I Don’t Have a Job or I’m Self Employed – Can I Still Get Maternity Pay ?
If you don’t have a job or are currently self-employed, you won’t be eligible for Maternity Pay, but there are other forms of payment that are available.
I’m self-employed; what am I entitled to?
Statutory Maternity Pay is only available for employed women. If you’re self-employed but still work for an employer, you might well be able to receive SMP from them.
However if you are totally self-employed and have no other income, it’s highly unlikely that you can claim SMP, or be eligible for Statutory Maternity Leave.
Instead, you’re likely to qualify for Maternity Allowance (MA).
Don’t forget, if you receive Statutory Maternity Pay, you won’t be able to claim Maternity Allowance, even if you are self-employed at the same time, or voluntarily helping a self-employed spouse or partner.
What is Maternity Allowance?
Maternity Allowance (MA) is a government benefit specifically for expectant mothers who aren’t eligible for Statutory Maternity Pay.
You can claim Maternity Allowance at the start of your 26th week of pregnancy. The earliest payments can start is 11 weeks before your baby is due, and the day after your baby’s birth at the latest.
Do I qualify for Maternity Allowance?
This depends on the duration of your employment in the 66 weeks (15 months) before your baby is due to be born. To be able to get MA, you must have been employed and/or self-employed for at least 26 of those 66 weeks. Any paid work you do during a week counts as one full week, even if you’ve only worked for a couple of days in that week. Also, remember that these weeks don’t have to be consecutive.
So you could have worked a Wednesday and Thursday of one week, and then a Friday two weeks later, and this would count as two weeks.
How much Maternity Allowance will I get?
The amount of MA you receive is related to your Class 2 National Insurance (NI) contributions. Depending on what you’ve earned, these are taken into account automatically when you submit your Self-Assessment (SA) tax return.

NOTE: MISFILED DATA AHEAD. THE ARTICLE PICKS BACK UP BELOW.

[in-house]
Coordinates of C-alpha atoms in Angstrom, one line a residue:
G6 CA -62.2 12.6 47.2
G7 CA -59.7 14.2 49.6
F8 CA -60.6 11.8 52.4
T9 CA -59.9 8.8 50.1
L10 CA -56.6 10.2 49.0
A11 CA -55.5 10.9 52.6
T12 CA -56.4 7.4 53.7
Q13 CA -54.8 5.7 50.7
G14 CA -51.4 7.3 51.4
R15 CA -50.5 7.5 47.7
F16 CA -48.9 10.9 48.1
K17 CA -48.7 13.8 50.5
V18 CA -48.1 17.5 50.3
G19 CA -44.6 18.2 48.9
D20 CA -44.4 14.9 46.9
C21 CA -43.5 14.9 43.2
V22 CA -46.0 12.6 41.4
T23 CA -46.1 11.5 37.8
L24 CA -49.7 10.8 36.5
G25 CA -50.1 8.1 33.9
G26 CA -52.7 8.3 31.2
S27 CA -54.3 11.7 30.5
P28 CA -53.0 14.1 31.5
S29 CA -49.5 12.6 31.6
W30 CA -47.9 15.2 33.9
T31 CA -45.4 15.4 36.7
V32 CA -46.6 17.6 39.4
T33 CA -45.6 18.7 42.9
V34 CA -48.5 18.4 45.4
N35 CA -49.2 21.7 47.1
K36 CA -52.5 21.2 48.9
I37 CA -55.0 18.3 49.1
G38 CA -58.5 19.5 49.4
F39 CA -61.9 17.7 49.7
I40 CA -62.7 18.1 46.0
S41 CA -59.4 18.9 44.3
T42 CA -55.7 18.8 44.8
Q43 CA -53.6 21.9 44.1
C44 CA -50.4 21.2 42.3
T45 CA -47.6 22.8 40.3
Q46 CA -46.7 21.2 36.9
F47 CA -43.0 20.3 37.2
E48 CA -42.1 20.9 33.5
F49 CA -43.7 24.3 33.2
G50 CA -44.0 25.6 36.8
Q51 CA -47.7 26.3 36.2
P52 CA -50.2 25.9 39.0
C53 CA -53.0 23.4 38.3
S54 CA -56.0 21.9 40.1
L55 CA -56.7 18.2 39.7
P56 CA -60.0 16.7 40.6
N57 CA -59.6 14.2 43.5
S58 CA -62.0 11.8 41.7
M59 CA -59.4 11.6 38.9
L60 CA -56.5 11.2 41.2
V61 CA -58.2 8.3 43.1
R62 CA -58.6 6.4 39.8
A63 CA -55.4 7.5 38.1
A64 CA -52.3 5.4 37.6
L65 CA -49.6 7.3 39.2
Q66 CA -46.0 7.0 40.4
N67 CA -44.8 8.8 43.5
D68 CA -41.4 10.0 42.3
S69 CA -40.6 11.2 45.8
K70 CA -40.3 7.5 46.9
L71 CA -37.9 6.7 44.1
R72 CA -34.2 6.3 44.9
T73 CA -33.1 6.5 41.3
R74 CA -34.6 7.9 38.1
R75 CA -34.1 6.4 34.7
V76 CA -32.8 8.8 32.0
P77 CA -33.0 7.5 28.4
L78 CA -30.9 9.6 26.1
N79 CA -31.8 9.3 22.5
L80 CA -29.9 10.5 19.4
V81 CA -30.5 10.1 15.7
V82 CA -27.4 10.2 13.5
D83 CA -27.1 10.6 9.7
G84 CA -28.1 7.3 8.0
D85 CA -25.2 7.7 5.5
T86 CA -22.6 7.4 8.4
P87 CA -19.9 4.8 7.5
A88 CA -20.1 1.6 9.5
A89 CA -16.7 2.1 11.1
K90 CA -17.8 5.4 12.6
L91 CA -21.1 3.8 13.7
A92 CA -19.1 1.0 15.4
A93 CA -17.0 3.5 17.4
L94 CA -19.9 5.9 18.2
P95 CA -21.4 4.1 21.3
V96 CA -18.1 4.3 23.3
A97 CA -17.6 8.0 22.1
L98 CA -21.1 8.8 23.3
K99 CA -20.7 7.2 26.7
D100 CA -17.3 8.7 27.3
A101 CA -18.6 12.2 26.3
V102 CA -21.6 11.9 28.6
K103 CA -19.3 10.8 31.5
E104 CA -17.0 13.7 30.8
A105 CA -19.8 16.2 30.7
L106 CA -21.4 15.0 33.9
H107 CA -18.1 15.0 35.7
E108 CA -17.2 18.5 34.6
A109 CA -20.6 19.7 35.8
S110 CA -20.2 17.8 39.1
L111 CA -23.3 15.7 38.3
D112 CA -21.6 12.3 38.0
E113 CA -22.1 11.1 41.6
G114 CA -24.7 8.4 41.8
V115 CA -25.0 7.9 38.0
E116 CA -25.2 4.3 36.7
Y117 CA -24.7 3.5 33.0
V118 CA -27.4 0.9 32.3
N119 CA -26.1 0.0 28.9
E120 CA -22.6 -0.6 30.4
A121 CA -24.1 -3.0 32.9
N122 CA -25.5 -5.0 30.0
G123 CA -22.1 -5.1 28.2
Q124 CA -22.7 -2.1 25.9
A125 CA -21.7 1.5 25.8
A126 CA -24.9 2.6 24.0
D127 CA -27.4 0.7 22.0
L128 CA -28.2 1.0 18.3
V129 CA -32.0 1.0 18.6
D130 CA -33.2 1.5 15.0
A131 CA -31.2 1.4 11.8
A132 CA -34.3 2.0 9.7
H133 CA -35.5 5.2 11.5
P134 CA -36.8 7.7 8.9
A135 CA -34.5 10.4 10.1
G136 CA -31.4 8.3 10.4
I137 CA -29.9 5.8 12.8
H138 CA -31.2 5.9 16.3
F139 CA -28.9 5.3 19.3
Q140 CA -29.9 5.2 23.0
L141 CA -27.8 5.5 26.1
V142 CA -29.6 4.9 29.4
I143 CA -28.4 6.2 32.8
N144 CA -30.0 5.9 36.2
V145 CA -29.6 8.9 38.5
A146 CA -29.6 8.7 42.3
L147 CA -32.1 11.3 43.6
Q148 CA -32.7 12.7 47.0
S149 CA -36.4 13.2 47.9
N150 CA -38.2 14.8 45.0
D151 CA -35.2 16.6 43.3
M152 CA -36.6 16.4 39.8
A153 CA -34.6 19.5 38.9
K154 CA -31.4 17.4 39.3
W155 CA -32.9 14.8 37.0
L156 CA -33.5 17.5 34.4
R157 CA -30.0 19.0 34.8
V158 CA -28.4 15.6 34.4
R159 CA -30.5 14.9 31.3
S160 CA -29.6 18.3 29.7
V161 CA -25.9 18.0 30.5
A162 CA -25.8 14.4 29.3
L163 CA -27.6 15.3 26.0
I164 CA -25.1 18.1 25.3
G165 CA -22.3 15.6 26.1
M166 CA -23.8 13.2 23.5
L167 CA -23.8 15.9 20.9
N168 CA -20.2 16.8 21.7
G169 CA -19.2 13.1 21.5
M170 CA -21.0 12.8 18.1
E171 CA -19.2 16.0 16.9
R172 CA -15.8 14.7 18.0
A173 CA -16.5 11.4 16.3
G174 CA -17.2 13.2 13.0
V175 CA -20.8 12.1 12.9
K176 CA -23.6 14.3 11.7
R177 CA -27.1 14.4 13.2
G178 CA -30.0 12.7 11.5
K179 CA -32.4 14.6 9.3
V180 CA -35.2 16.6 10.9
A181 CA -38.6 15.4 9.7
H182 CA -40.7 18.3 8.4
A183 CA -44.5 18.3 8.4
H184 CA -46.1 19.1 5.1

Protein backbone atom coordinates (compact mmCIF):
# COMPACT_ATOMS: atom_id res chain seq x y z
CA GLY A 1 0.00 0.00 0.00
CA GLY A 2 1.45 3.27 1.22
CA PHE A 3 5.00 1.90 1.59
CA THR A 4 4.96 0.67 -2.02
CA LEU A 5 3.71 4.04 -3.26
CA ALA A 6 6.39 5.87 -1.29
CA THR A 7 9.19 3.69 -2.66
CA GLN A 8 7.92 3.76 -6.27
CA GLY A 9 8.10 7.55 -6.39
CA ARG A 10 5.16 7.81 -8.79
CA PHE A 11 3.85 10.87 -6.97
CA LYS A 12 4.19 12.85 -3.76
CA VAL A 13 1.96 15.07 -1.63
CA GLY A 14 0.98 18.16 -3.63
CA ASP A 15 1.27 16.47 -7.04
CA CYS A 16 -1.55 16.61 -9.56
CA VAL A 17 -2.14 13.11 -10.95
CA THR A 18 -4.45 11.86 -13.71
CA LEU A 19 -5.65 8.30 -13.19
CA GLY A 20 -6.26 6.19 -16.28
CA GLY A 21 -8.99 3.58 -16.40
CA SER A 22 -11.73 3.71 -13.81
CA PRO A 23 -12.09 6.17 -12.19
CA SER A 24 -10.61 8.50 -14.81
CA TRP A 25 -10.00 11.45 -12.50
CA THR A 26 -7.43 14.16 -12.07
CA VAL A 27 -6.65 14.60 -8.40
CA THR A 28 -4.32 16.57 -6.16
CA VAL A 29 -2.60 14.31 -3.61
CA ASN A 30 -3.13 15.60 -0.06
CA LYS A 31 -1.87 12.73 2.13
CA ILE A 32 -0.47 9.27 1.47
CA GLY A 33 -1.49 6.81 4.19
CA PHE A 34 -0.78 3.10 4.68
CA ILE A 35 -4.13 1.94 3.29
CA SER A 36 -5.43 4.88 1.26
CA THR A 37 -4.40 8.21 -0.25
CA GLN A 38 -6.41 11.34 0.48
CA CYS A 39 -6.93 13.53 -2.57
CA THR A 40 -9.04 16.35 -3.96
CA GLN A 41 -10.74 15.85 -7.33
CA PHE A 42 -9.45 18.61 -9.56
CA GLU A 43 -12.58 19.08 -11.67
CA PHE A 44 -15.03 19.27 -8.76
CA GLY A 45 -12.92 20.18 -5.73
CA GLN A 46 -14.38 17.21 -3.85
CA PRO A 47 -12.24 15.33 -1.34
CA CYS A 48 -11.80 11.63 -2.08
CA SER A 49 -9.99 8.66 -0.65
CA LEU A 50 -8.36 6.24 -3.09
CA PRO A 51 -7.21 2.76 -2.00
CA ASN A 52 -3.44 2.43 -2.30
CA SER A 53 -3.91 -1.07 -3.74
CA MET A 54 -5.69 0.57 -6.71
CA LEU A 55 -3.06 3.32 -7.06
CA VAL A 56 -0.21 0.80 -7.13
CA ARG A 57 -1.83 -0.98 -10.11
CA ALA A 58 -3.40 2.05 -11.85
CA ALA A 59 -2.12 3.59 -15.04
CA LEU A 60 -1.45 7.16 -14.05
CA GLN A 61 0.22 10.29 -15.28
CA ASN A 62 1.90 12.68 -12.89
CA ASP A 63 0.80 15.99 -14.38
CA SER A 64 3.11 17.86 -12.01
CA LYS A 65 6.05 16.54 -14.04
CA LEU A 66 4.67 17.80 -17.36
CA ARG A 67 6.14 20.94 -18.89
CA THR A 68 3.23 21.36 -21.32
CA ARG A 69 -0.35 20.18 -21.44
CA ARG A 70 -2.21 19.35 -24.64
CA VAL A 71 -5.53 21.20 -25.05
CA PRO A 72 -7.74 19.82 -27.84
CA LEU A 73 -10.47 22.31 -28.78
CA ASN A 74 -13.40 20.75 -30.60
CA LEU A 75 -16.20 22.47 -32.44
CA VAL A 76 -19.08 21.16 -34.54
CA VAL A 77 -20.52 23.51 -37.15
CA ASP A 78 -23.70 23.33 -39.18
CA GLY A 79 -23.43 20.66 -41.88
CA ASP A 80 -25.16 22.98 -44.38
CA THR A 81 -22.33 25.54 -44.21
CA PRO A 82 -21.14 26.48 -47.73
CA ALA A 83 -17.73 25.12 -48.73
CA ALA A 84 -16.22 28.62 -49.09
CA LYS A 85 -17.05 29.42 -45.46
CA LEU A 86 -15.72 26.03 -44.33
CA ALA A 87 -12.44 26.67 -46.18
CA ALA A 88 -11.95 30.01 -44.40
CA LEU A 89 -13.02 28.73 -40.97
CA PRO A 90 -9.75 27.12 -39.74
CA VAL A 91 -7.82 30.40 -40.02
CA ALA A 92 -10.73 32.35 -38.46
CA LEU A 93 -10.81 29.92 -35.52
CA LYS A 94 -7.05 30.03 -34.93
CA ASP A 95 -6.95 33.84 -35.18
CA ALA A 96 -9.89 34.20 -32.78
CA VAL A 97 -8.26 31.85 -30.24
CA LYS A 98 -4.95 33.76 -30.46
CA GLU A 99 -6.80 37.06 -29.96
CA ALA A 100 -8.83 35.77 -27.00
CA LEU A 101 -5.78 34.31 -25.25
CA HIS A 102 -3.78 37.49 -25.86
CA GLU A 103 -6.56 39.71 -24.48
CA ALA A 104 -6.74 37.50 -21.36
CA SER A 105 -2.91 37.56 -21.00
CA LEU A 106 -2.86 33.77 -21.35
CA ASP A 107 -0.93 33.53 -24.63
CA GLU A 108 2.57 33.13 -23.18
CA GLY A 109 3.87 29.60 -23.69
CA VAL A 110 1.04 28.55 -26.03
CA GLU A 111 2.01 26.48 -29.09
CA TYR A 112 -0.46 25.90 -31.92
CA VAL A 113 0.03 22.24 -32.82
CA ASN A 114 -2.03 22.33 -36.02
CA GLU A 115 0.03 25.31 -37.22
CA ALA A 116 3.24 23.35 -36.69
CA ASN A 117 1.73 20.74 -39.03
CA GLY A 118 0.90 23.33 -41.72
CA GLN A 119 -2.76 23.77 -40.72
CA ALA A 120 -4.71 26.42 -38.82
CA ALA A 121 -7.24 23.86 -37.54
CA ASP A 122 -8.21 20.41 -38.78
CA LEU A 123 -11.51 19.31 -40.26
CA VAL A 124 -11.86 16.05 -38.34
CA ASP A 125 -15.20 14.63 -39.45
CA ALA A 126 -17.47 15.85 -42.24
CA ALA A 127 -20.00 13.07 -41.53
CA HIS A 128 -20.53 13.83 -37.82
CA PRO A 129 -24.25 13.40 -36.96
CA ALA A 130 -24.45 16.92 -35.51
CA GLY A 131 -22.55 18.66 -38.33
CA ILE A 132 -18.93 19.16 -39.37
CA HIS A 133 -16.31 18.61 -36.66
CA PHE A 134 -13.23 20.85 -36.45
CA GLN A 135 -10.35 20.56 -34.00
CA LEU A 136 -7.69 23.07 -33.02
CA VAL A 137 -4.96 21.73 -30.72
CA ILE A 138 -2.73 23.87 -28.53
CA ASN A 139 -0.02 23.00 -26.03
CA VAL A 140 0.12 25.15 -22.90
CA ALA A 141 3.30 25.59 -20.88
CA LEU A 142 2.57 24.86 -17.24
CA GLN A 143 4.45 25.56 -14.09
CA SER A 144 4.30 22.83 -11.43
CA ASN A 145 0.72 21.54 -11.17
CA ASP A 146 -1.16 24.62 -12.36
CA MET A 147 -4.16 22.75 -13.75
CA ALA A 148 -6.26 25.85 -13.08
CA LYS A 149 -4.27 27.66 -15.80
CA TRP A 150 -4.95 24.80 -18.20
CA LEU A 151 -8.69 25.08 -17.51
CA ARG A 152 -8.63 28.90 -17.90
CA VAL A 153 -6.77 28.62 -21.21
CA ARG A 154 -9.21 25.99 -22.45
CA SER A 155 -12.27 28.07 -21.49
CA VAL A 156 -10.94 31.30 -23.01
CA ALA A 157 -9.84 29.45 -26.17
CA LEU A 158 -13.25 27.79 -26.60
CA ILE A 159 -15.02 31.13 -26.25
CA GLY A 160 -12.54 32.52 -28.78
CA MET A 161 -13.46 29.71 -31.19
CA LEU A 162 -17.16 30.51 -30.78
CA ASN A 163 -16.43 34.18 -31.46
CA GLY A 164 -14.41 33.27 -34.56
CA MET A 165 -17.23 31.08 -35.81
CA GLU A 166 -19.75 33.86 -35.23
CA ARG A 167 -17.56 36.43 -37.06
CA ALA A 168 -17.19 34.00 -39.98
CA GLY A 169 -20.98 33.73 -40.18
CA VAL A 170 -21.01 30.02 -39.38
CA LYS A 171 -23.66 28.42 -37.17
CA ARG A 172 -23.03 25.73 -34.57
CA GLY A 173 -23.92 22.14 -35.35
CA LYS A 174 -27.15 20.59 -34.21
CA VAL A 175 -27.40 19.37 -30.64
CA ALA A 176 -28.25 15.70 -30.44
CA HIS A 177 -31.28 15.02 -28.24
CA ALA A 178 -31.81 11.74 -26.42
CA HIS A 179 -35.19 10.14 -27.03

If you pay Class 2 NI contributions through your Self-Assessment tax return (and you’ve done so for at least 13 weeks of the 66 week period), you will usually be able to receive £140.98 per week for up to 39 weeks.
However, if you earnt less than £140.98 a week on average during the 66 weeks, you’ll get 90% of your average weekly earnings (before tax) instead. To work out an average, your total pre-tax earnings for the 13 eligible weeks of the 66 will be added up and divided by 13.
If not enough Class 2 NI contributions have been paid in order to receive the full amount, you may be able to get a reduced amount of £27 a week for up to 39 weeks, as long as all the other criteria are met. You might still be able to receive the full rate by paying NI contributions early. If you believe this applies to you, HMRC can help you do it.
If your spouse or civil partner is self-employed and you help them out by doing unpaid work for them, you may be able to get Maternity Allowance for 14 weeks. You need to have been carrying out the work for a minimum of 26 weeks during the 66 weeks for this to apply, and your partner must be making Class 2 NI contributions.
No tax is payable on Maternity Allowance.
How do I apply for Maternity Allowance?
I’m unemployed; what am I entitled to?
If you are currently unemployed but have worked recently and made the relevant National Insurance contributions, you may be entitled to Maternity Allowance as described above. Maternity Allowance is available to women who don’t qualify for Statutory Maternity Pay – you can read more about MA in our Maternity Allowance article we wrote recently to help.
If you are unemployed and have been for some time, there are other benefits you may be entitled to:
Employment and Support Allowance (ESA)
What is it? A benefit paid if you are unable to work because of sickness or disability.
Who gets it? If you can’t work because of an illness related to pregnancy and you aren’t eligible for Statutory Sick Pay. Find out more on the ESA page on Gov.uk
What is it?
If you don’t qualify for Maternity Allowance or Statutory Maternity Pay and are not working, or are only on a low income, you might be able to claim Income Support while you’re pregnant.
Who gets it?
You can get Income Support while you’re pregnant and unable to work from 11 weeks before the baby is due, to 15 weeks after birth.
Find out more on the Income Support page on Gov.uk
Sure Start Maternity Grant
What is the Sure Start Maternity Grant?
A one-off payment of £500 from the Social Fund to help with the cost of your baby.
Who gets it?
You’ll get the grant if your new baby is the only child under 16 in your family and you or your partner receive certain benefits.
You can learn more about the Sure Start grant and how to apply on the Gov.uk website
To qualify for a Sure Start Maternity Grant there must be no other children and you or your partner must get one of the following benefits:
- Income Support.
- Income-based Jobseeker’s Allowance.
- Income-related Employment and Support Allowance.
- Pension Credit.
- Child Tax Credit.
- Working Tax Credit that includes a disability or severe disability element.
- Universal Credit.
You might also be able to qualify if you are getting a Support for Mortgage Interest loan.